e. If they have another baby, what are the chances that the next baby will have a cleft lip? What about the babies' children?

2. Why do cleft palate children develop more ear aches?

3. Why do cleft palate children have trouble with speech development, and what can be done to minimize this?


1. McCarthy J (ed). Plastic Surgery - Vol. 4: Cleft lip and Palate and Craniofacial Anomalies. 1990 Philadelphia: W.B. Saunders Company, pp. 2437-3174.

2. Pictures of various clefts before and after repair:[1].html

3. Home page of British Cleft lip and palate association, general information:

4. A general discussion of cleft lip and palate and the surgeries to repair it with diagrams:

5. For a nice discussion on feeding of the baby:

6. "To The Parents Of An Infant Born With A Cleft Of The Lip And/Or Palate: Guidelines For Care":

7. Discussion and pictures of other craniofacial deformities:

Answers to questions

1a. The clefting is caused by improper migration of the lateral lip segments in utero. This is a complex process, and sometimes it malfunctions.

1b. Probably not, and reassurance is the best treatment as the parents will inevitably feel some guilt. For future pregnancies, good nutrition (especially folic acid) and avoidance of toxins (alcohol, cigarettes, drugs, medications, environmental) are helpful. For further discussion, see

1c. The parents will probably need help in learning how to feed their baby, since the baby has less ability to create suction. Making a larger opening in the nipple, and using a broad nipple can help - the baby can get milk by compressing the nipple with the tongue rather than sucking. Breast feeding is possible, but more difficult. For a nice discussion of this, see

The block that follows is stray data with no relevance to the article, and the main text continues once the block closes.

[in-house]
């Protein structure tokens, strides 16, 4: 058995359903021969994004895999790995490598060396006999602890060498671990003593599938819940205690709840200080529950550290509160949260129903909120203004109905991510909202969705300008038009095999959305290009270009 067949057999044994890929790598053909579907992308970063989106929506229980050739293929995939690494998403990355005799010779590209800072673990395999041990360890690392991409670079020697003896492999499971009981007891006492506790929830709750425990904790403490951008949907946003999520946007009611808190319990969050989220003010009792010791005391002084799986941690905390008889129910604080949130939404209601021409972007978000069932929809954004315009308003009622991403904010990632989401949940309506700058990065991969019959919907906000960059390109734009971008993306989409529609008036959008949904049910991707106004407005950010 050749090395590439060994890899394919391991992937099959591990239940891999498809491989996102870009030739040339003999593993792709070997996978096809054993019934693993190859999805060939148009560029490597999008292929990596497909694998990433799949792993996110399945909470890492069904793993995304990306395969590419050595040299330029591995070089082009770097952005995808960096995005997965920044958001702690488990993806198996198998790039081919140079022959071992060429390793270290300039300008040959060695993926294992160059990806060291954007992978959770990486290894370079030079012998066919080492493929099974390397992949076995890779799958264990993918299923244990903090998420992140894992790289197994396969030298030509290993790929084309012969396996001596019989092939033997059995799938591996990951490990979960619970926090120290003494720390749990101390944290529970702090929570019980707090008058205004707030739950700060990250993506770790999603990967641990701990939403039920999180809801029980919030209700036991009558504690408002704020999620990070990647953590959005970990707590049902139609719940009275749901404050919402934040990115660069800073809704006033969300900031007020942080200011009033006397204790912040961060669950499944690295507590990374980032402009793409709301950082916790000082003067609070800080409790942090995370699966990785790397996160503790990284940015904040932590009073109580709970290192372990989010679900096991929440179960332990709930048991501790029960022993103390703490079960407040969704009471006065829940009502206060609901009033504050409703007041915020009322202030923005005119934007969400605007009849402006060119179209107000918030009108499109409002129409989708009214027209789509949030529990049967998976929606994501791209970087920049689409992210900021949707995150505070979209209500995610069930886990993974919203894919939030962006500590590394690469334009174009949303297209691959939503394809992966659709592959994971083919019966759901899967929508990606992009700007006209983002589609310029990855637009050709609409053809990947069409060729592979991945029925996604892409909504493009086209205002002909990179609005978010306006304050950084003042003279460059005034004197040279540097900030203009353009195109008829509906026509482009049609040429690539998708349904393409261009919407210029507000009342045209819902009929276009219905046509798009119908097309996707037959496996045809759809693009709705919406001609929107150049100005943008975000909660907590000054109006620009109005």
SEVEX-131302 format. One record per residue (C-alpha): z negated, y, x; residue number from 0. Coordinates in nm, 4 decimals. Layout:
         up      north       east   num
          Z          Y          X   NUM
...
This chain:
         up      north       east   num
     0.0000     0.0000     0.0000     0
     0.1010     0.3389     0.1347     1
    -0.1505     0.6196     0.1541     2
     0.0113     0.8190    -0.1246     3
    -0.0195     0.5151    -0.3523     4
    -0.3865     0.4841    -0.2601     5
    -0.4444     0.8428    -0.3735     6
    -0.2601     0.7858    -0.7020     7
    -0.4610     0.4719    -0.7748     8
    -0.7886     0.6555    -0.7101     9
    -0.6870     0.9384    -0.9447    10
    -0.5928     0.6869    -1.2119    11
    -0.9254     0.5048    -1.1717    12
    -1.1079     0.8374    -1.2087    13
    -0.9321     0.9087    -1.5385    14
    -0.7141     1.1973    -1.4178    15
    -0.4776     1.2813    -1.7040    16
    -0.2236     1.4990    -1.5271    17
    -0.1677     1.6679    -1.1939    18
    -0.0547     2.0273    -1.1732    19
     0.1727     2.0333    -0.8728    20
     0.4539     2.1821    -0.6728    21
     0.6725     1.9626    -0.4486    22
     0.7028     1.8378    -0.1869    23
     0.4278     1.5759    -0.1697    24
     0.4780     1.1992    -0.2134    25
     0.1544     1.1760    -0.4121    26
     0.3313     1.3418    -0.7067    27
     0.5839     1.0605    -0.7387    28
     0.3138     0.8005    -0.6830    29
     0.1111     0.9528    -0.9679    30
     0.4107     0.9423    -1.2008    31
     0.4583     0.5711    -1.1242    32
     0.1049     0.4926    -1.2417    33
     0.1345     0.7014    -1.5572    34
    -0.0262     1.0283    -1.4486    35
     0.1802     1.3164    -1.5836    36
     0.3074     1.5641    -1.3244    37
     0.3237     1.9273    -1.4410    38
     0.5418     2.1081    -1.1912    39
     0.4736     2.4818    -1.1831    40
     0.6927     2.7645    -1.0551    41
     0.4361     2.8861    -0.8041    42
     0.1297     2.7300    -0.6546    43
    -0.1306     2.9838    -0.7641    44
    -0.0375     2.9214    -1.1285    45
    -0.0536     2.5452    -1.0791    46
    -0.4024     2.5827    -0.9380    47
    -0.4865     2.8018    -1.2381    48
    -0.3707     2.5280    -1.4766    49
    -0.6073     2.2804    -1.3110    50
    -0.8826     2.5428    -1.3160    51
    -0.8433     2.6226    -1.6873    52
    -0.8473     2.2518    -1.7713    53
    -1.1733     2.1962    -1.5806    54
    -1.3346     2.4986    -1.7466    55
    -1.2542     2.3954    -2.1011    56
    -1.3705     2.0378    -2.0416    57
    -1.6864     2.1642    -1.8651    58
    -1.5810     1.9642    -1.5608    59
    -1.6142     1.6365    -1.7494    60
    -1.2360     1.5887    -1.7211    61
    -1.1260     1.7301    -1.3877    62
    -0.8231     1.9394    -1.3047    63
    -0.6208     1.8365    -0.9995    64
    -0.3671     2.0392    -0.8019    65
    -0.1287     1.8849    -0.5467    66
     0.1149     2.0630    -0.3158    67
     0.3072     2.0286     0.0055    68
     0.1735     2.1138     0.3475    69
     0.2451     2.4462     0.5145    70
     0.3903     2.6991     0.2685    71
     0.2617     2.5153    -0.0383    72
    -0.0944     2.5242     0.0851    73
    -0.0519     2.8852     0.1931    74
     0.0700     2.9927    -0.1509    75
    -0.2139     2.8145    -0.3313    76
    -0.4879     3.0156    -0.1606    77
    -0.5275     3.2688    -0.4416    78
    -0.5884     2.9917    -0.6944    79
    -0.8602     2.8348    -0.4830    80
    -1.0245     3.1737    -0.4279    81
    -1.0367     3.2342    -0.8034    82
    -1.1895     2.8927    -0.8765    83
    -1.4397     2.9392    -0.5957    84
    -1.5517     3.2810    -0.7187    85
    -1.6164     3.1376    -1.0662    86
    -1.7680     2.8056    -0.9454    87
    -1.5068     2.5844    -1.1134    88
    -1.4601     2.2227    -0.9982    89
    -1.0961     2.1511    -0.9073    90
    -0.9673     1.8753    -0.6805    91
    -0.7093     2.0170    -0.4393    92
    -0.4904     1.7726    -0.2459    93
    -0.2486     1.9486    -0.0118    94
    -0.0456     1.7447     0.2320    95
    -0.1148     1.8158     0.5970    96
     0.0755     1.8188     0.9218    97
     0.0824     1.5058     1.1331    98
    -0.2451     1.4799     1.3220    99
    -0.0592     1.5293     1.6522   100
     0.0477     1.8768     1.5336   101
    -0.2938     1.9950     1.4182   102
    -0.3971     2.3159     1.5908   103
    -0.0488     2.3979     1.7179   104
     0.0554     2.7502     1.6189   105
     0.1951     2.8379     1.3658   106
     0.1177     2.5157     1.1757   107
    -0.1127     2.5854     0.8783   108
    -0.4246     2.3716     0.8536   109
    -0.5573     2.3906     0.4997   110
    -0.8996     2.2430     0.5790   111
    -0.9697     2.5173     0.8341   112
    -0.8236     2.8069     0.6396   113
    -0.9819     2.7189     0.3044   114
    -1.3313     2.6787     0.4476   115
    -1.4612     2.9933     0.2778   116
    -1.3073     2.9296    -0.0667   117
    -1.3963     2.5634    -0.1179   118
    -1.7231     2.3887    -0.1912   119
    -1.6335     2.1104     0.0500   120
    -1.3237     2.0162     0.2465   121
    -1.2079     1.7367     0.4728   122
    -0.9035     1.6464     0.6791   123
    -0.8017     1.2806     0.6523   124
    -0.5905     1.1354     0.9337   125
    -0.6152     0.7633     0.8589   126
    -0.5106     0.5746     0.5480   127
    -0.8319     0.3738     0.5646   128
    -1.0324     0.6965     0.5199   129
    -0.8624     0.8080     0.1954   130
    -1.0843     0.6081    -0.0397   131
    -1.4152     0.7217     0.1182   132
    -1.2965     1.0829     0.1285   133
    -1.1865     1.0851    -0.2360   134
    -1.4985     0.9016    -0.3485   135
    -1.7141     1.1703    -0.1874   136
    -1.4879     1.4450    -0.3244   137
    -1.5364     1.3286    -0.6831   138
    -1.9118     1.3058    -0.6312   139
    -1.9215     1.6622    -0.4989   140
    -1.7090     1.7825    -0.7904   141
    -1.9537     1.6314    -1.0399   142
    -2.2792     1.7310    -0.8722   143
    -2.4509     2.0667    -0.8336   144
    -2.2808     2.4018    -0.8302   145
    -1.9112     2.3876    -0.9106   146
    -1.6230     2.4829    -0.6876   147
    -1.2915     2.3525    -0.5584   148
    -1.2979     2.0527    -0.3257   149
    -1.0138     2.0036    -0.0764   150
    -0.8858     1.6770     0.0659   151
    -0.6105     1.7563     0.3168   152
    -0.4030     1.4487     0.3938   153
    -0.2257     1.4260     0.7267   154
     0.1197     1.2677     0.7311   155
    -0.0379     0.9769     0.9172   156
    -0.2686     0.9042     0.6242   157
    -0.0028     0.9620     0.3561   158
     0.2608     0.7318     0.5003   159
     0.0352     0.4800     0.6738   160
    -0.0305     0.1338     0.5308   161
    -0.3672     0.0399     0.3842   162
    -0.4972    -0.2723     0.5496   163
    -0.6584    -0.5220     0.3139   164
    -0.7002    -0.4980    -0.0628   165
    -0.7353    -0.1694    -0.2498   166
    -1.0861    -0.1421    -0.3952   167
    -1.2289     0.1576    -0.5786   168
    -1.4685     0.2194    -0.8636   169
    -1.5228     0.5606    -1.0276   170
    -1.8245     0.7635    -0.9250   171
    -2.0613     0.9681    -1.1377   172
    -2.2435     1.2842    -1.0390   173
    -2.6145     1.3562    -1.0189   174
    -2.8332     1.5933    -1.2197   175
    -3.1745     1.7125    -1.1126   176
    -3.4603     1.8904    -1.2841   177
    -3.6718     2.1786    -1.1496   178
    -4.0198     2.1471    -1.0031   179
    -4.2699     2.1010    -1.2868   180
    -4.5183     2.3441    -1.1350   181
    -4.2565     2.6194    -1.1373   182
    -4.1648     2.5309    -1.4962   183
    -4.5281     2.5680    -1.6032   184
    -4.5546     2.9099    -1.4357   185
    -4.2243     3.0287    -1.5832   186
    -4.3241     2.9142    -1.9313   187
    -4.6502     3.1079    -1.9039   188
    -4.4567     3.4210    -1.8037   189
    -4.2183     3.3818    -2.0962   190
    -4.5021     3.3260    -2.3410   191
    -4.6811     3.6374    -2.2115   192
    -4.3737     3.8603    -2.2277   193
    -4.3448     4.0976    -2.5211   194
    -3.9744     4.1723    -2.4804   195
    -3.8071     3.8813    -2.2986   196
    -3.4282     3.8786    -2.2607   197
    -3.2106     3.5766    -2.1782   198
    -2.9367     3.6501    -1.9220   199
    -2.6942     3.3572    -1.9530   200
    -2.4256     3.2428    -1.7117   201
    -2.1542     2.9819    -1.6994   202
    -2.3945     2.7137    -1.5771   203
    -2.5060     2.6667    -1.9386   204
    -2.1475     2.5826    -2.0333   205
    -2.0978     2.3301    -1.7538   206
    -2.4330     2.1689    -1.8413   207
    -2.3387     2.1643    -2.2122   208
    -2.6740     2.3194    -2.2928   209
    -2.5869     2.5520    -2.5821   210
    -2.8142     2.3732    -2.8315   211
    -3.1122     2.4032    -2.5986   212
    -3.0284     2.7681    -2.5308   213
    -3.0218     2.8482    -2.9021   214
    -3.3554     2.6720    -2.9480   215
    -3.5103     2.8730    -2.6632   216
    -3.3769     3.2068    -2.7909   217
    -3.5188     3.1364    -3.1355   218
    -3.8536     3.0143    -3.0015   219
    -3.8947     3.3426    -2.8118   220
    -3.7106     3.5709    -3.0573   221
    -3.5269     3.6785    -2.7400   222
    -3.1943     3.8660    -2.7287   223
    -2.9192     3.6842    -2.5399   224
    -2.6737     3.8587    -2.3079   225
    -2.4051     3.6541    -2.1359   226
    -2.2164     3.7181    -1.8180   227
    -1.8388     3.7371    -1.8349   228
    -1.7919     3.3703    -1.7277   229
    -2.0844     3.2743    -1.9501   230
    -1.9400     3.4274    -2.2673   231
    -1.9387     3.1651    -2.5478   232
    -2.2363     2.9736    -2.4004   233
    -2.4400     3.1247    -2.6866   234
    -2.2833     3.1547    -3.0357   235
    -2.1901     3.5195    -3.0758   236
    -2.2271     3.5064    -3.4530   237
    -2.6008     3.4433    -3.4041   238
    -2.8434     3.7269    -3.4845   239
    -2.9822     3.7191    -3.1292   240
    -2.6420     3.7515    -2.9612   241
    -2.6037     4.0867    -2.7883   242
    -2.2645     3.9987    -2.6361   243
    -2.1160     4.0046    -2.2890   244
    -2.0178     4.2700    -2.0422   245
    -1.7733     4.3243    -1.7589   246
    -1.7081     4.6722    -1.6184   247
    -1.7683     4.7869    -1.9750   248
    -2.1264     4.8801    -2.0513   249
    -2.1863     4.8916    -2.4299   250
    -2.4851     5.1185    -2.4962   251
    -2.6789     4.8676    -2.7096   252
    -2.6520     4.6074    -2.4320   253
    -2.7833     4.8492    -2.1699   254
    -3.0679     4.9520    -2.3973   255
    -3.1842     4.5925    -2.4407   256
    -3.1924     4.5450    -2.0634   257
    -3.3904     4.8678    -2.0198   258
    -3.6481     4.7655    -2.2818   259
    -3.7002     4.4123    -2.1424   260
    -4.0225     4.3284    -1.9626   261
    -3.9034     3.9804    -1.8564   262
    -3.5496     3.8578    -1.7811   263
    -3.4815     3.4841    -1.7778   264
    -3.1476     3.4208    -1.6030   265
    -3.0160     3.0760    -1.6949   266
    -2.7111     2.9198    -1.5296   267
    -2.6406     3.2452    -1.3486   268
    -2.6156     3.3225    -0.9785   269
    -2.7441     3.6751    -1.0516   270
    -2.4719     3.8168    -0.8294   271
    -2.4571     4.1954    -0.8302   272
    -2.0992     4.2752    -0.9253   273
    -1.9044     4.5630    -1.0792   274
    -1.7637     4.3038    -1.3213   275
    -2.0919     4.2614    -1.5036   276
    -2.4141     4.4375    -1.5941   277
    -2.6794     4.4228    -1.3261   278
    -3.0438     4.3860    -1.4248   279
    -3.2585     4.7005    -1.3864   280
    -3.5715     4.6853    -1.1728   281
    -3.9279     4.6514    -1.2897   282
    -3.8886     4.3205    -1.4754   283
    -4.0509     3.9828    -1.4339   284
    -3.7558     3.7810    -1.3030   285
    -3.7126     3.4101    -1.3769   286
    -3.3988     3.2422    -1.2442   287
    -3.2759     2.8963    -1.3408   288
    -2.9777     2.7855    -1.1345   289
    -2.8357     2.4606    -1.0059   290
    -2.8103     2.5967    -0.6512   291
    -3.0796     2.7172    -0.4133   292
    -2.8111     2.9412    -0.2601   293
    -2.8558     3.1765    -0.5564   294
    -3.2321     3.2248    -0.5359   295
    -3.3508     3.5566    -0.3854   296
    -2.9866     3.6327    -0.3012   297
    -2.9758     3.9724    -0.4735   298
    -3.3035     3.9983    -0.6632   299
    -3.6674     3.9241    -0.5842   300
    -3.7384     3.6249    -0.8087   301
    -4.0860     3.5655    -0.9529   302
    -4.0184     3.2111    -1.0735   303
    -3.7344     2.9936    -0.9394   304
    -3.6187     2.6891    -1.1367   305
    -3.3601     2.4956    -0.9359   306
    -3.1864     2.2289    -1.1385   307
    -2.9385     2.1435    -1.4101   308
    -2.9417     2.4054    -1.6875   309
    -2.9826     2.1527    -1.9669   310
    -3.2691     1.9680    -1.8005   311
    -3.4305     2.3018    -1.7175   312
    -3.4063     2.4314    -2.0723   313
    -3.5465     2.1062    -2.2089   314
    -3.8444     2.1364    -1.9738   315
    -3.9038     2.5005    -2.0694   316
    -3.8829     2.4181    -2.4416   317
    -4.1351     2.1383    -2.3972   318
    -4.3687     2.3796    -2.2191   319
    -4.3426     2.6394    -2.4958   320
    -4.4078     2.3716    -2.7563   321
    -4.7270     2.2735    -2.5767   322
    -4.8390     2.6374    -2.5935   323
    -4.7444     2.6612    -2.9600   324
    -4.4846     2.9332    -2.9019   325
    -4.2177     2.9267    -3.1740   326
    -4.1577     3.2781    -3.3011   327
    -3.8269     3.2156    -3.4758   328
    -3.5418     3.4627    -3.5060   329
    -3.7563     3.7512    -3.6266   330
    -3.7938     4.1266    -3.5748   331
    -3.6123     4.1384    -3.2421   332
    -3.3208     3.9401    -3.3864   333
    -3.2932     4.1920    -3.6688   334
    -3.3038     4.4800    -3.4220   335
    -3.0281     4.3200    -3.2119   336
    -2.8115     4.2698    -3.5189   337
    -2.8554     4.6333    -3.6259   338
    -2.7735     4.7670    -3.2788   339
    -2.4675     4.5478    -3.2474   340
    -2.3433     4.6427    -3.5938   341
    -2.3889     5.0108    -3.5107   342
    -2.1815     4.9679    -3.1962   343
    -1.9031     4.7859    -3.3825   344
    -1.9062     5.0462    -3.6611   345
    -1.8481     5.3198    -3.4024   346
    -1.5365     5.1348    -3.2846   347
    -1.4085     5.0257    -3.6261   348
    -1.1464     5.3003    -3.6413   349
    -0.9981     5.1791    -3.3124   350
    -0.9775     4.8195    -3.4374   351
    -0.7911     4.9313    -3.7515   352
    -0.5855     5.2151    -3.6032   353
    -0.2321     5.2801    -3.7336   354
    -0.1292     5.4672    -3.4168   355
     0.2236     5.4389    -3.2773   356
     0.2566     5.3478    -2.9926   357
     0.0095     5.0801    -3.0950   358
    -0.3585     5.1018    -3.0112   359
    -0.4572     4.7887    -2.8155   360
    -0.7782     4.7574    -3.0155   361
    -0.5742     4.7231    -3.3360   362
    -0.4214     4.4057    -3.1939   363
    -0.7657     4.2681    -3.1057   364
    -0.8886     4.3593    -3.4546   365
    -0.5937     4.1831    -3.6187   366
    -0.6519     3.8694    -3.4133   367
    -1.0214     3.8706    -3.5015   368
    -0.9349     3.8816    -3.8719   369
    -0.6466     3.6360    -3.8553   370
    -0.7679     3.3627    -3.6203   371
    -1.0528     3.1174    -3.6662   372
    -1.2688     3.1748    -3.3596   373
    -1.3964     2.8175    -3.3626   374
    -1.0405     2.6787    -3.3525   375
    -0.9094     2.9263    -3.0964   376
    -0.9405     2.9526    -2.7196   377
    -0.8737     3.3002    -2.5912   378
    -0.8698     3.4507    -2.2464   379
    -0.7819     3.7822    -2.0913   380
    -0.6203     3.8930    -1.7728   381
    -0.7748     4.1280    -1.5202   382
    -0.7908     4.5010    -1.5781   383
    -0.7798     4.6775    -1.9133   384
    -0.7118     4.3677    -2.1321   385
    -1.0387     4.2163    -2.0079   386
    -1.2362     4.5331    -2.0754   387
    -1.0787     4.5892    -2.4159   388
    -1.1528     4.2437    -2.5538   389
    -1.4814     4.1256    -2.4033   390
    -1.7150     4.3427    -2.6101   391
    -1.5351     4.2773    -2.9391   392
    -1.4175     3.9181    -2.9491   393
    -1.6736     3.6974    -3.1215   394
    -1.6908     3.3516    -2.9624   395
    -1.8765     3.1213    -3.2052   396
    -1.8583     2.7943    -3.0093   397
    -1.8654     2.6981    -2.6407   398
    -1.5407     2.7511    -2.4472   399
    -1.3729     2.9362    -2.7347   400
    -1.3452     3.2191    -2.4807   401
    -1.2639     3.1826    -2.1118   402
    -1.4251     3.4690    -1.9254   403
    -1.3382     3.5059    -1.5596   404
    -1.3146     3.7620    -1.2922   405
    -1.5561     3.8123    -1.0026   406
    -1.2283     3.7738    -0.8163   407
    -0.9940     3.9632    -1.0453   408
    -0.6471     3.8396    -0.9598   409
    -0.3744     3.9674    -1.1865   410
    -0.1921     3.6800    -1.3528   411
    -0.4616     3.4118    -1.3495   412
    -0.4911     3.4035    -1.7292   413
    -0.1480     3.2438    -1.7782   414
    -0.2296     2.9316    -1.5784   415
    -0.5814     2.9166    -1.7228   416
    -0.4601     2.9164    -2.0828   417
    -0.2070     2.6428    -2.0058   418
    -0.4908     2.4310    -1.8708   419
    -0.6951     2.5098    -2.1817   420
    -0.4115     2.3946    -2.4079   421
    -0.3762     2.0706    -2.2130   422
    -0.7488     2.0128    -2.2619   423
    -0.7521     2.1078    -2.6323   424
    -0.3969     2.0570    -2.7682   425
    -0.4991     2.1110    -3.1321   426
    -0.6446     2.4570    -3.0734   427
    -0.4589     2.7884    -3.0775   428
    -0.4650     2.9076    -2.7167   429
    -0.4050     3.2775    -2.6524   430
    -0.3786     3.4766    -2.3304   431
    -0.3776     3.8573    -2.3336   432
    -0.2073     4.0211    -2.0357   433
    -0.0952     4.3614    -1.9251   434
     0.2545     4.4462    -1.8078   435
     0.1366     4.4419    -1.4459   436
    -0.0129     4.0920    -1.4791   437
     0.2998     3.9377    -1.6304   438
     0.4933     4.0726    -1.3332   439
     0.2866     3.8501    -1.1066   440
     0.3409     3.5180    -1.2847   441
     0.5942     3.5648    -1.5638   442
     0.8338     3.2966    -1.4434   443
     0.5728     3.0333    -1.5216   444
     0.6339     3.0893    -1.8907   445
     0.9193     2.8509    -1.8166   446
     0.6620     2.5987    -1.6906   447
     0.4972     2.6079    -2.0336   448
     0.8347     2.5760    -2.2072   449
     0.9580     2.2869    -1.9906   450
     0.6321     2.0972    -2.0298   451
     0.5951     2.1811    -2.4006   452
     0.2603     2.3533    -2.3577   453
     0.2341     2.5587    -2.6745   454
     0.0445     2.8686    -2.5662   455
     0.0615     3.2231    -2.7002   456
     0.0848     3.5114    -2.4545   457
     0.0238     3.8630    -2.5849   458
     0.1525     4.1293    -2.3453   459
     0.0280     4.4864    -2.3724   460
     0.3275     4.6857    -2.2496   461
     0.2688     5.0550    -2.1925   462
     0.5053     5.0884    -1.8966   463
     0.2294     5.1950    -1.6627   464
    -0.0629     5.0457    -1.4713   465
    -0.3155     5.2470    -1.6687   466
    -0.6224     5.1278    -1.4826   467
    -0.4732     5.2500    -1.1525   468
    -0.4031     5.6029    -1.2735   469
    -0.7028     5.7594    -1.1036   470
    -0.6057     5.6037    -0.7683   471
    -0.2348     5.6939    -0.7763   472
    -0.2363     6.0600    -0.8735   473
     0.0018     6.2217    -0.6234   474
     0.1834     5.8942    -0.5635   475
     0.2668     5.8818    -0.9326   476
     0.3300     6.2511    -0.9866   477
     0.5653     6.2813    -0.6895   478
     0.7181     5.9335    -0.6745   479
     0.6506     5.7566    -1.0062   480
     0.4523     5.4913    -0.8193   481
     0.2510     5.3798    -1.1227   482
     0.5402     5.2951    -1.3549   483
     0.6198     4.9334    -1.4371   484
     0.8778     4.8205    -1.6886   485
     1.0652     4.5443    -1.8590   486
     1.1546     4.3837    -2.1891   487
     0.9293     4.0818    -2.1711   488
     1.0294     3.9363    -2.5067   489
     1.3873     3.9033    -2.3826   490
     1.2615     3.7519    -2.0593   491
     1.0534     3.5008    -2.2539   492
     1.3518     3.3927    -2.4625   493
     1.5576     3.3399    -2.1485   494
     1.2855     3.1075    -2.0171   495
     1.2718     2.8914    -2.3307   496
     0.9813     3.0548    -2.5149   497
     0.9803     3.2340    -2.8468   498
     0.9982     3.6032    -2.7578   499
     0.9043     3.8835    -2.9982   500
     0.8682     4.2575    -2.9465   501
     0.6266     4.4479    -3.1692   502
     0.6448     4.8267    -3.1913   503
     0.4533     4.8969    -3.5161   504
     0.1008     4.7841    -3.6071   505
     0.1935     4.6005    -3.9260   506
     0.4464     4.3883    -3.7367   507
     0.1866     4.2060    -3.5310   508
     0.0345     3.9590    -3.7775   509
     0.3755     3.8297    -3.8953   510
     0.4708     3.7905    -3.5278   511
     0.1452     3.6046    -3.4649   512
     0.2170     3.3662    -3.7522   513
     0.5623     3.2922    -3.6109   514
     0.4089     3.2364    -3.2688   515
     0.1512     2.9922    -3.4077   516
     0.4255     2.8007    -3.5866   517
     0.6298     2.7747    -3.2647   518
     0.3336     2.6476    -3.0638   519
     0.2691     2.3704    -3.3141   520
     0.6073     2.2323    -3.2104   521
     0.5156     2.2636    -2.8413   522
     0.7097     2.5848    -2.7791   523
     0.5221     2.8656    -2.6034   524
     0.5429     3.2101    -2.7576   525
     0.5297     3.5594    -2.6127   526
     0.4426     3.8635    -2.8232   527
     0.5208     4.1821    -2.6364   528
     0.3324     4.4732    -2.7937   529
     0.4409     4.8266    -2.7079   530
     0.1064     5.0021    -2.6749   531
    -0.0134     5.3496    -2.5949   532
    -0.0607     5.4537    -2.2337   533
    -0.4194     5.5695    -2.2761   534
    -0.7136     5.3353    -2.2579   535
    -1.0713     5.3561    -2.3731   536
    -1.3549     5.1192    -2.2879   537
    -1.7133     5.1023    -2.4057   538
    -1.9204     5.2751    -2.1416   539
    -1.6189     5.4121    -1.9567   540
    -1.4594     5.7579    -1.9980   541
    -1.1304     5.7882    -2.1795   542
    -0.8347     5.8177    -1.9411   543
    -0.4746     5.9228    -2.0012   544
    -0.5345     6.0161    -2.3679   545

1d. The surgeries involve repair of the lip in the first year, repair of the cleft palate at about age 1, repair of the alveolar cleft at 6-10 years, and repair of the cleft nasal deformity as a teenager, after growth is complete. Each of these may involve one major operation, and perhaps one or more refinement operations if desired.

1e. The incidence of cleft lip in the general population is about 1:750. This approximately doubles for each affected family member, so the next baby would have about a 1:375 chance of having a cleft. For more precise evaluation, consultation with a genetic counselor is recommended.

2. In cleft palate, the muscles of the soft palate (levator palatini) are incorrectly aligned: they cannot cross the midline as they normally do. Thus, contraction of these muscles does not pull on the Eustachian tube to open it up, and the ears remained "plugged", causing serous otitis which then can get infected and cause otitis media.

3. Because of the clefting of the palate, the children cannot build up air pressure in the mouth (the air escapes into the nose). Thus, they cannot properly form the sounds which require increased air pressure (b, p, t, k, g, v, and s). As they try to learn to speak, they substitute other sounds for the ones that they cannot make ("compensatory articulations"). As they get older, it becomes increasingly difficult for them to unlearn these habits, so repair of the cleft palate should be done prior to speech development if possible. In addition, hearing is often slightly impaired, as noted above.